Monday, September 11, 2006

The 2006 Taipei Tea Culture Expo report

I give very marks to the 2006 Taipei Tea Expo. The venue in the new Taipei sports arena located on Dunhua N Rd and Nanking E Rd gave the Expo a very modern look. At the entrance, you would first see an exhibition about the history and the geography of Taiwan's teas. Then came a row of international tea booths in their original setting: tatami for Japanese tea, a tent for Tibetan tea and lots of celadon for Korean tea. They would make regular performances of their respective tea traditions and let the public taste their tea.

In the middle, you then had the local cultural tea associations and this big stage.


That's where Teaparker made a one hour presentation of how to enjoy tea. (It all starts by being calm and focused).

For the occasion, he shared a 1986 Dong Ding Oolong with the public. Three of his students brewed this tea using tea sets they have designed and made themselves with patchwork:





I helped them serving the tea to the many listeners.

At the end of the presentation, Teaparker had a Q&A session. One visitor asked which old Oolong tea is better, the one that is roasted once or the one that is roasted regularly. Teaparker's answer was very typical: it depends. If an Oolong tea that is roasted just once starts to rot because it has absorbed too much humidity, then it should have been roasted again. On the other hand, if the repeated roasting was too strong, then the leaves may become damaged/dead, which is bad too.

Teaparker also gave advice on how to age Oolong. First, choose a good quality Oolong with a long aftertaste. Use a round shaped, glazed jar that you fill completely with the tea (in order to reduce the amount of air). Then close the top tightly: use wax from a candle to seal it airtight. Finally, open it when you feel like it. Each year that passes will bring changes and you don't need to wait a predetermined time.
Of course, the best is to start experimenting with smaller quanitites before moving towards bigger quantities.

Close to the stage there where also some high end tea shops with very elaborate demonstrations like this one:

And towards the end of the expo, there were 2 rows of tea and tea related merchants. Some played the game of the 'cultural' concept of this expo and also displayed their own old tea items like this merchant established in 1841:

Dehua 'blanc de Chine' teapot and cups on the left (17th century).

There were also a water filtering company, one selling a very sweet bamboo water, and several puerh merchants. Well, I ended up just buying a bar of soap made of tea seed oil. This Taiwanese company seems to have adapted the concept of 'Lush', a western soap company, to Chinese ingredients.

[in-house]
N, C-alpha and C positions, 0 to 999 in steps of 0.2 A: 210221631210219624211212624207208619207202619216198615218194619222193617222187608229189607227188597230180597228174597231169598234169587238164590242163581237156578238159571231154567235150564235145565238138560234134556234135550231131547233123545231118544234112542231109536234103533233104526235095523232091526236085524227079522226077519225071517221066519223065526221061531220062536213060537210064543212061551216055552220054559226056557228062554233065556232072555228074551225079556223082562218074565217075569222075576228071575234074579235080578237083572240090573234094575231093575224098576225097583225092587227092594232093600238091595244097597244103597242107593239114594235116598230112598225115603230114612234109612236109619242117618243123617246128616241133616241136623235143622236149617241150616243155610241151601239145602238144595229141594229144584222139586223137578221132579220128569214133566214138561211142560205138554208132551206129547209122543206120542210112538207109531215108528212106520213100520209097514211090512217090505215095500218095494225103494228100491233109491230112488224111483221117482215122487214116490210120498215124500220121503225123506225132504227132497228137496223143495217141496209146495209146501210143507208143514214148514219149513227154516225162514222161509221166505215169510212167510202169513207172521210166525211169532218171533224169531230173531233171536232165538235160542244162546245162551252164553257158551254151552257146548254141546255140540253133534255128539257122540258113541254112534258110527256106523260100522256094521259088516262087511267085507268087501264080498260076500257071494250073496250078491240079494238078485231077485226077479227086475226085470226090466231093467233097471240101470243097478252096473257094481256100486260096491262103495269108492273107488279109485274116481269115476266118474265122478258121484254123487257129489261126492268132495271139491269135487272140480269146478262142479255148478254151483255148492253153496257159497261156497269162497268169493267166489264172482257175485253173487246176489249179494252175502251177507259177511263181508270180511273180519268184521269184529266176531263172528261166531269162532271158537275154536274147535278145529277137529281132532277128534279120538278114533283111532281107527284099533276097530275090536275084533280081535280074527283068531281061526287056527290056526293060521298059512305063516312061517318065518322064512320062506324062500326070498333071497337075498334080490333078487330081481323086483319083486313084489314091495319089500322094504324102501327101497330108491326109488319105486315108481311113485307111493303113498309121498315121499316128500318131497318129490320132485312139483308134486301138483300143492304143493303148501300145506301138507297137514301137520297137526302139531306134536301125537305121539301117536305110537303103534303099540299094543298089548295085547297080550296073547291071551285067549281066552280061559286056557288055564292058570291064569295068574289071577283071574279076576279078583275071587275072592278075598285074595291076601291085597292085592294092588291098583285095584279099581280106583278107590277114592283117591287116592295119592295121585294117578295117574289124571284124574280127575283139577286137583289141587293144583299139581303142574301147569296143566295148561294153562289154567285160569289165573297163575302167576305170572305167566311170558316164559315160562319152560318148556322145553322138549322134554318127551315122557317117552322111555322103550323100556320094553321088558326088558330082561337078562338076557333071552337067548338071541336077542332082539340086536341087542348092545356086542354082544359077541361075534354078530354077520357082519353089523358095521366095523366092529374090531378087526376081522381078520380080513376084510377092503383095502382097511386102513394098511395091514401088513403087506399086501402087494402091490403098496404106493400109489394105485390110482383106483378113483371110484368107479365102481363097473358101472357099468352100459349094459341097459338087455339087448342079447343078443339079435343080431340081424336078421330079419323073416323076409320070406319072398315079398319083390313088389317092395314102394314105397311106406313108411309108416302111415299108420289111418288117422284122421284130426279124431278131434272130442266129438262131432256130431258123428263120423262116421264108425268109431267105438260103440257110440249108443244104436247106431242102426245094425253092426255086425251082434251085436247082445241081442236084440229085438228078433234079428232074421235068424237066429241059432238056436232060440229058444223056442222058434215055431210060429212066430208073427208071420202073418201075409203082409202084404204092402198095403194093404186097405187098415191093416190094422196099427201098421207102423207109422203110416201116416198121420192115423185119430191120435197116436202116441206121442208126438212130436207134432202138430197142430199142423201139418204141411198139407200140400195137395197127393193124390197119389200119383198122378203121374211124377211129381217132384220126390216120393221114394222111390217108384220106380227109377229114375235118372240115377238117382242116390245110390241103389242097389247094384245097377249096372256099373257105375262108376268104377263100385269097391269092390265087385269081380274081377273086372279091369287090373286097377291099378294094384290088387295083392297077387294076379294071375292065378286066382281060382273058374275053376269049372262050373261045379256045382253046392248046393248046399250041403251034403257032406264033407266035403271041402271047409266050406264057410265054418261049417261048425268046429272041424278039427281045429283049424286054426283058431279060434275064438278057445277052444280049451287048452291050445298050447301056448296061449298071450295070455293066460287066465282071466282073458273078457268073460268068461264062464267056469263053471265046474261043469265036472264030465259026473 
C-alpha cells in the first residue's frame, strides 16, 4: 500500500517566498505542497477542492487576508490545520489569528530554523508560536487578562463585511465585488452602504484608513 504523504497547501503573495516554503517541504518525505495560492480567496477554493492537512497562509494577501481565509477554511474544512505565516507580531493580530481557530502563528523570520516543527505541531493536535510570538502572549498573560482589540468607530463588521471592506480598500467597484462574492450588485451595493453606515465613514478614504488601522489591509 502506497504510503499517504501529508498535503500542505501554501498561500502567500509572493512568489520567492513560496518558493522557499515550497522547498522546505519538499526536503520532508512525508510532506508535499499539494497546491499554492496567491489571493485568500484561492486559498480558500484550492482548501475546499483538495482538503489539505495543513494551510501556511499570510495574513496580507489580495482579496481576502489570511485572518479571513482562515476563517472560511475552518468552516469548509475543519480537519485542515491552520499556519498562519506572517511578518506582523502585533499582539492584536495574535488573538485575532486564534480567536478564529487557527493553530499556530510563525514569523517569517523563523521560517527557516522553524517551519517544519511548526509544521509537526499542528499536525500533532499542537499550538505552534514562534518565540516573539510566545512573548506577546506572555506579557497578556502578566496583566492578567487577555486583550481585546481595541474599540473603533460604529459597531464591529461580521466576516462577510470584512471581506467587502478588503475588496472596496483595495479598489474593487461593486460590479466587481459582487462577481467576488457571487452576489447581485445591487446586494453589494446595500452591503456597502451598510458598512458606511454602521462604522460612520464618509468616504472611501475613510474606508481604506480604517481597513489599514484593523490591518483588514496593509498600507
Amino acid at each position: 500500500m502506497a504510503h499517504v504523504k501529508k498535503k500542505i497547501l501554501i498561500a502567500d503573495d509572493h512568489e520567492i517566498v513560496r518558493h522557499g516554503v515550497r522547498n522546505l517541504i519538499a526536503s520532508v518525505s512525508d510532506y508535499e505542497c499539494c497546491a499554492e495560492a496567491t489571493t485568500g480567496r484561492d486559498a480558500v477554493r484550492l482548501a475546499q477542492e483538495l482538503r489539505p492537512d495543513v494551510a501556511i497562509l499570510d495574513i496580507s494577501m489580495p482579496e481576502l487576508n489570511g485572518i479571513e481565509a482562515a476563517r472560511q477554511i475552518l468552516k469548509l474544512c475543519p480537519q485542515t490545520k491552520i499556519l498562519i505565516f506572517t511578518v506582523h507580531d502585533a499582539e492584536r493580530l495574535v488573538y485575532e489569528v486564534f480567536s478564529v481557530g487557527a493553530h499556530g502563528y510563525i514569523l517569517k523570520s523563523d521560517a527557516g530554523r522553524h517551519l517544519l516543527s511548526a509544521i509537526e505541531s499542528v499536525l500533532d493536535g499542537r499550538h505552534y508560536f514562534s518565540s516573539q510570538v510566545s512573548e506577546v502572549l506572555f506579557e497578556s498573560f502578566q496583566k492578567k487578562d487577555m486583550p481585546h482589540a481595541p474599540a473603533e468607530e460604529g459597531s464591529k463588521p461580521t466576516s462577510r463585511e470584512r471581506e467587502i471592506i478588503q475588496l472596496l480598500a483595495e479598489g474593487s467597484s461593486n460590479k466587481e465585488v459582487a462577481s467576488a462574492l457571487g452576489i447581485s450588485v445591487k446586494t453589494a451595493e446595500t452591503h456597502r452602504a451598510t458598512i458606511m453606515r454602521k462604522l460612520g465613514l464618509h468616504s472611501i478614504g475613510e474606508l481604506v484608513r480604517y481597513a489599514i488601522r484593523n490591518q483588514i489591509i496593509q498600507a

4 comments:

~ Phyll said...

As always, I learn so much from each and every article you write.

Question:

About sealing oolong for aging, you / Teaparker said use wax to seal it "airtight". But wax is very porous and so it's not 100% airtight. However, I think for aging we need some air (very miniscule, like oxygen coming in from a healthy cork in the wine bottle over many many years)...if this is the case, then wax is perfect for aging oolong. I just need a clarification, because I'm looking to fill a jar with some good quality wuyi da hong pao for aging purposes. I'd like to do it correctly.

Thank you, Stephane.

Stephane said...

Thanks for your exlanation about wax. And your assumption is completely correct: a tiny little air is needed for aging. It's indeed like with wine. Otherwise you would just use a sealed plastic tea bag.

The jar you should use should be glazed, but best is to choose a jar made with more porous clay. Again, this will help make minuscule air exchanges. Such jars don't have airtight covers. Too much air would enter. That's why the wax seal is needed to stop or, more precisely as you pointed out, to reduce considerably the air exchange.

Thanks for this precision.

Axel said...

When thinking of glazed clay that still remains porous, one example of such clay that comes to my mind is raku. Would this be a good choice for a container? Raku is so porous that it lets water seeps through after a while.

Stephane said...

I'm not familiar with Raku, but it sounds as if this is too porous.